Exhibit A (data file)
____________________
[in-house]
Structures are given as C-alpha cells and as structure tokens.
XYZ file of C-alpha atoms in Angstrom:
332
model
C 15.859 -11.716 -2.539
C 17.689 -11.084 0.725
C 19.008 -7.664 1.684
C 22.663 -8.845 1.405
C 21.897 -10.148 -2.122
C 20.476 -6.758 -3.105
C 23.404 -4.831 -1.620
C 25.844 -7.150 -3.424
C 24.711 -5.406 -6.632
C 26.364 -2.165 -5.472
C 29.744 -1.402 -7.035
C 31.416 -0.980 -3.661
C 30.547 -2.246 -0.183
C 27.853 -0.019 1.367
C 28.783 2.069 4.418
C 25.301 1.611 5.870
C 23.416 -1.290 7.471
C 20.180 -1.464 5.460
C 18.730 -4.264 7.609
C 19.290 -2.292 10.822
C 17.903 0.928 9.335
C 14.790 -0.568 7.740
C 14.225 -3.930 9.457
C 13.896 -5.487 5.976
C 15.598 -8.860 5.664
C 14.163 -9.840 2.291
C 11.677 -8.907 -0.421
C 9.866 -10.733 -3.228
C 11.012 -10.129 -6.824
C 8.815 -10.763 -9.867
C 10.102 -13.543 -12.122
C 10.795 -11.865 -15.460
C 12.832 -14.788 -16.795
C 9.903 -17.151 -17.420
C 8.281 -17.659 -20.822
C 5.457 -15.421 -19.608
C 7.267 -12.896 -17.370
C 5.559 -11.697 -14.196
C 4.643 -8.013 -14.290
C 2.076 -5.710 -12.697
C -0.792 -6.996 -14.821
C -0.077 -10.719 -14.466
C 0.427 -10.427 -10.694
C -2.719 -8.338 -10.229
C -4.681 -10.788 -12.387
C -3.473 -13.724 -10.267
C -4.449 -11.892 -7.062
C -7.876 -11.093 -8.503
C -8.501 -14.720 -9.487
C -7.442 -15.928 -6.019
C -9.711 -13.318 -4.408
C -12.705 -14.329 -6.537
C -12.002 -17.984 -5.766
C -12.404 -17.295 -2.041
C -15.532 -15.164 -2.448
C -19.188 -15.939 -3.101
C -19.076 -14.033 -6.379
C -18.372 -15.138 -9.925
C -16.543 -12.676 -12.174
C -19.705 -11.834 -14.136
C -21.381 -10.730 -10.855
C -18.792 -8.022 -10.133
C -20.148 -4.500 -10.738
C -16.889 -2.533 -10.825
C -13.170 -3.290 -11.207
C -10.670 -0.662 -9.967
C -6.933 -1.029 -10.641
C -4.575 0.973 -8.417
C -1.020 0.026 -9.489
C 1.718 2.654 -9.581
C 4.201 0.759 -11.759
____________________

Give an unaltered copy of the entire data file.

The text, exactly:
[in-house]
Structures are given as C-alpha cells and as structure tokens.
XYZ file of C-alpha atoms in Angstrom:
332
model
C 15.859 -11.716 -2.539
C 17.689 -11.084 0.725
C 19.008 -7.664 1.684
C 22.663 -8.845 1.405
C 21.897 -10.148 -2.122
C 20.476 -6.758 -3.105
C 23.404 -4.831 -1.620
C 25.844 -7.150 -3.424
C 24.711 -5.406 -6.632
C 26.364 -2.165 -5.472
C 29.744 -1.402 -7.035
C 31.416 -0.980 -3.661
C 30.547 -2.246 -0.183
C 27.853 -0.019 1.367
C 28.783 2.069 4.418
C 25.301 1.611 5.870
C 23.416 -1.290 7.471
C 20.180 -1.464 5.460
C 18.730 -4.264 7.609
C 19.290 -2.292 10.822
C 17.903 0.928 9.335
C 14.790 -0.568 7.740
C 14.225 -3.930 9.457
C 13.896 -5.487 5.976
C 15.598 -8.860 5.664
C 14.163 -9.840 2.291
C 11.677 -8.907 -0.421
C 9.866 -10.733 -3.228
C 11.012 -10.129 -6.824
C 8.815 -10.763 -9.867
C 10.102 -13.543 -12.122
C 10.795 -11.865 -15.460
C 12.832 -14.788 -16.795
C 9.903 -17.151 -17.420
C 8.281 -17.659 -20.822
C 5.457 -15.421 -19.608
C 7.267 -12.896 -17.370
C 5.559 -11.697 -14.196
C 4.643 -8.013 -14.290
C 2.076 -5.710 -12.697
C -0.792 -6.996 -14.821
C -0.077 -10.719 -14.466
C 0.427 -10.427 -10.694
C -2.719 -8.338 -10.229
C -4.681 -10.788 -12.387
C -3.473 -13.724 -10.267
C -4.449 -11.892 -7.062
C -7.876 -11.093 -8.503
C -8.501 -14.720 -9.487
C -7.442 -15.928 -6.019
C -9.711 -13.318 -4.408
C -12.705 -14.329 -6.537
C -12.002 -17.984 -5.766
C -12.404 -17.295 -2.041
C -15.532 -15.164 -2.448
C -19.188 -15.939 -3.101
C -19.076 -14.033 -6.379
C -18.372 -15.138 -9.925
C -16.543 -12.676 -12.174
C -19.705 -11.834 -14.136
C -21.381 -10.730 -10.855
C -18.792 -8.022 -10.133
C -20.148 -4.500 -10.738
C -16.889 -2.533 -10.825
C -13.170 -3.290 -11.207
C -10.670 -0.662 -9.967
C -6.933 -1.029 -10.641
C -4.575 0.973 -8.417
C -1.020 0.026 -9.489
C 1.718 2.654 -9.581
C 4.201 0.759 -11.759